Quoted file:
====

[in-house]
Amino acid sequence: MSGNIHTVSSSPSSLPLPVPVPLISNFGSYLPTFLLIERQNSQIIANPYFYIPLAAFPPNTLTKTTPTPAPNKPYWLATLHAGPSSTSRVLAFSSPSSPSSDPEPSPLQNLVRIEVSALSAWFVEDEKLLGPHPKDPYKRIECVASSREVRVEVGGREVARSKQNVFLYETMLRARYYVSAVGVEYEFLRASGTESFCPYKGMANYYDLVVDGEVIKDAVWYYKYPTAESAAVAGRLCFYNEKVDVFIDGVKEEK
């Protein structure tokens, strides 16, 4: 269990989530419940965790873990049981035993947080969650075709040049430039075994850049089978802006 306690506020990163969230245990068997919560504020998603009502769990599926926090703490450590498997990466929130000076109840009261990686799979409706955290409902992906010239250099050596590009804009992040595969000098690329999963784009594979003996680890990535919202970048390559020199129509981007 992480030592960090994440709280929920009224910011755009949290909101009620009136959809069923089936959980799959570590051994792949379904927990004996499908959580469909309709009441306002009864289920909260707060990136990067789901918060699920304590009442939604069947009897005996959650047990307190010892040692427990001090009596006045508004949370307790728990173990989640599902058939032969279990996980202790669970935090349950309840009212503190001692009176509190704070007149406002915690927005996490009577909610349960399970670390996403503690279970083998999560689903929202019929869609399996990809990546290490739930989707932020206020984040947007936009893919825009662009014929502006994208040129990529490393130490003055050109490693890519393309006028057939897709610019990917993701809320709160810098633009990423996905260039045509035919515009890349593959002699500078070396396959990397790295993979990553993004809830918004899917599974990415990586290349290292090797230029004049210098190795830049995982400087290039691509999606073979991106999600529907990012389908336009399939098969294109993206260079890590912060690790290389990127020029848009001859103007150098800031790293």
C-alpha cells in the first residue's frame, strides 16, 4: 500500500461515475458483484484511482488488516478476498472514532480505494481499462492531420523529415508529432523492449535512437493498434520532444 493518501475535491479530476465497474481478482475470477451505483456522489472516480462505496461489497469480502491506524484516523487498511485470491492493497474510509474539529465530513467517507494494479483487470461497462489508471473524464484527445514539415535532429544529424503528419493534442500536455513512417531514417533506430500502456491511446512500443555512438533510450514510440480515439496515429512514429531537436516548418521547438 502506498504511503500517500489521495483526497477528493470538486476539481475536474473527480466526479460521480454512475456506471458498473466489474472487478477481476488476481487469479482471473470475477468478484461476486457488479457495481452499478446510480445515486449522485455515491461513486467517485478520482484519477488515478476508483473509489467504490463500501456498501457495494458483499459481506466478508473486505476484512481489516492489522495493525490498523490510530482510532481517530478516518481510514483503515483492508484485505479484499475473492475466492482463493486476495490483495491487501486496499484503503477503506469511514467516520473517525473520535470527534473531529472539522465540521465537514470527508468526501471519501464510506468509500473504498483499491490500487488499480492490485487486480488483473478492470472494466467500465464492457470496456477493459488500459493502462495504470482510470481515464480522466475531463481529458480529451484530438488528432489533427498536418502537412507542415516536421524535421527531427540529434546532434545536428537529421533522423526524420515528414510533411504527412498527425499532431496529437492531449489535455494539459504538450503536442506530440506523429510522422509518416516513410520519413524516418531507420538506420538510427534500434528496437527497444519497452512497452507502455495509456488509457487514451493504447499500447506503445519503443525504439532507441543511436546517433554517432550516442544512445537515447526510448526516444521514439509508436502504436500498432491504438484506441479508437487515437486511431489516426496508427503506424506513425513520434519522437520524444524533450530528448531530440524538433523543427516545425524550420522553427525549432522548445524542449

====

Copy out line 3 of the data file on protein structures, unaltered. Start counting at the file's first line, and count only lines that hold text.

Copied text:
């Protein structure tokens, strides 16, 4: 269990989530419940965790873990049981035993947080969650075709040049430039075994850049089978802006 306690506020990163969230245990068997919560504020998603009502769990599926926090703490450590498997990466929130000076109840009261990686799979409706955290409902992906010239250099050596590009804009992040595969000098690329999963784009594979003996680890990535919202970048390559020199129509981007 992480030592960090994440709280929920009224910011755009949290909101009620009136959809069923089936959980799959570590051994792949379904927990004996499908959580469909309709009441306002009864289920909260707060990136990067789901918060699920304590009442939604069947009897005996959650047990307190010892040692427990001090009596006045508004949370307790728990173990989640599902058939032969279990996980202790669970935090349950309840009212503190001692009176509190704070007149406002915690927005996490009577909610349960399970670390996403503690279970083998999560689903929202019929869609399996990809990546290490739930989707932020206020984040947007936009893919825009662009014929502006994208040129990529490393130490003055050109490693890519393309006028057939897709610019990917993701809320709160810098633009990423996905260039045509035919515009890349593959002699500078070396396959990397790295993979990553993004809830918004899917599974990415990586290349290292090797230029004049210098190795830049995982400087290039691509999606073979991106999600529907990012389908336009399939098969294109993206260079890590912060690790290389990127020029848009001859103007150098800031790293």